Until recently, Intermediate Talmud, intended for students with some experience with Gemara study, was always taught by Rabbi Moshe Kahn z”l. From the beginning of when data is available through Fall 2012, it was reasonably well attended, averaging slightly more than ten students per class, with only three semesters below eight. After that, attendance dipped over the following semesters, with an average of 6.7 students per class in the period through Spring 2017. Following a brief uptick, attendance cratered heavily in the nine semesters from Spring 2019 to the present, averaging just four students per class, and not being offered twice. It may be worth noting that the class was lengthened starting Spring 2012, and average attendance was significantly larger before the change. Several students informed me that the time slot Intermediate had been offered in was incredibly inconvenient. It must be noted, however, this analysis doesn’t take class size into account, and is heavily weighted by the lackluster enrollment of the most recent years. With Intermediate this coming semester returning to a shorter time commitment, it remains to be seen if numbers will increase.

Advanced Talmud, which was also taught by Rabbi Kahn, is a more complicated story. Looking at the data, it seems that there was a general growth over time from around ten per class in the 2000s to around 15 in the early 2010s, and, after a short lull, three semesters with 20 students, as well as a semester with 18 and one with 17. This coincided with an additional Advanced Talmud taught at night, to be discussed shortly. The following drop seems to coincide well with COVID and the class being taught on Zoom. However, Advanced Talmud was also fairly frequently audited, making the statistics somewhat unreliable. Thus, while only 12 students are listed as enrolled for Spring 2020, a former student estimated the actual number at around 20. Similarly, both Fall 2018 and Spring 2019, listed at 20 and 18 students respectively, were estimated as being attended by around 25.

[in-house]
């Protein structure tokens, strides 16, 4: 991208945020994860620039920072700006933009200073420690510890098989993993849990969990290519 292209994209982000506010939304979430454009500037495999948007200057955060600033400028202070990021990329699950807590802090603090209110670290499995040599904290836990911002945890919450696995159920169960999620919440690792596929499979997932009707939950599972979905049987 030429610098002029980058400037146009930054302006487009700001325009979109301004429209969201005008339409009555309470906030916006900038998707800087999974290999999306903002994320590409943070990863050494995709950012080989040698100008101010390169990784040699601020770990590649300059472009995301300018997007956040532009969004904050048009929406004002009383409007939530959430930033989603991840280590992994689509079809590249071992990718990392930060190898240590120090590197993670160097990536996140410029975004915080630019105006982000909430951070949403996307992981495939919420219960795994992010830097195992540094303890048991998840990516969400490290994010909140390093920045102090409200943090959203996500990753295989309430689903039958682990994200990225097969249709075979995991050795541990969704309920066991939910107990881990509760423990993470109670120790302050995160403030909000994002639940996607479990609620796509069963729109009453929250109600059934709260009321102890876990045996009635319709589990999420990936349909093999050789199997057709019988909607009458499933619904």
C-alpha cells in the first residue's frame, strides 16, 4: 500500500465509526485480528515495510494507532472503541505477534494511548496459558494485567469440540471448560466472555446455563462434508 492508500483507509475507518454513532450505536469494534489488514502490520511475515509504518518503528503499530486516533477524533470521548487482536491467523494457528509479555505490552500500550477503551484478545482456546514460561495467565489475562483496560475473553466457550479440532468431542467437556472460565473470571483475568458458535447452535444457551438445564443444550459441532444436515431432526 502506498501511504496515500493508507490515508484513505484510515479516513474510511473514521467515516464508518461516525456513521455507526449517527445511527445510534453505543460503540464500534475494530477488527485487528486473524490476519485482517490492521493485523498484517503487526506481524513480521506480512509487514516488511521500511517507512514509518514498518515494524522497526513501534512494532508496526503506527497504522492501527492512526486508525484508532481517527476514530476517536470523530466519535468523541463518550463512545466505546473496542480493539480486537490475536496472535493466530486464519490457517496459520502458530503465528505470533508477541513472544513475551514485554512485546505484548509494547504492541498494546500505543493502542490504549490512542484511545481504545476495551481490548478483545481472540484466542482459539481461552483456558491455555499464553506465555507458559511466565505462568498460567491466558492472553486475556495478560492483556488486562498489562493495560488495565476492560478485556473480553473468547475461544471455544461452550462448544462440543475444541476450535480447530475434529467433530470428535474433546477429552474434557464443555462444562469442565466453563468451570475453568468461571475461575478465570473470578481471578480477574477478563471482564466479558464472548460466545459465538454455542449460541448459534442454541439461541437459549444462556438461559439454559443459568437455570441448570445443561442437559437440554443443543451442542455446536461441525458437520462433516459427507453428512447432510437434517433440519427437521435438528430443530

In addition to Rabbi Kahn’s advanced Talmud shiur, another advanced Talmud option has been offered several times in the past. This article will only focus on the most recent one, Rabbi Ezra Schwartz’s night shiur, which opened advanced Talmud to students whose majors would’ve required classes in the mornings. After a few semesters with approximately 6.5 students per class, the shiur was marked for cancellation due to insufficient interest, failing to meet the minimum of five students. However, as an Observer news article and editorial explained, this was due to a significant number of students taking the course as audits, in part because required classes still partially overlapped with the shiur. For example, while Fall 2019 lists nine students as being enrolled, about 16 seem to have actually attended.

The registration data for Talmud classes on Beren doesn’t paint a clear picture, composed of increases and decreases that often lack particularly clear reasons. It also would be unwise to use this data as evidence for interest without considering scheduling and other factors. However, these numbers do provide a look at trends in attendance over time, and can help with identifying reasons why these trends occurred to orient future planning. 

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Photo Caption: Students in Rabbi Kahn’s zt”l Gemara shiur

Photo Credit: Yeshiva University photographer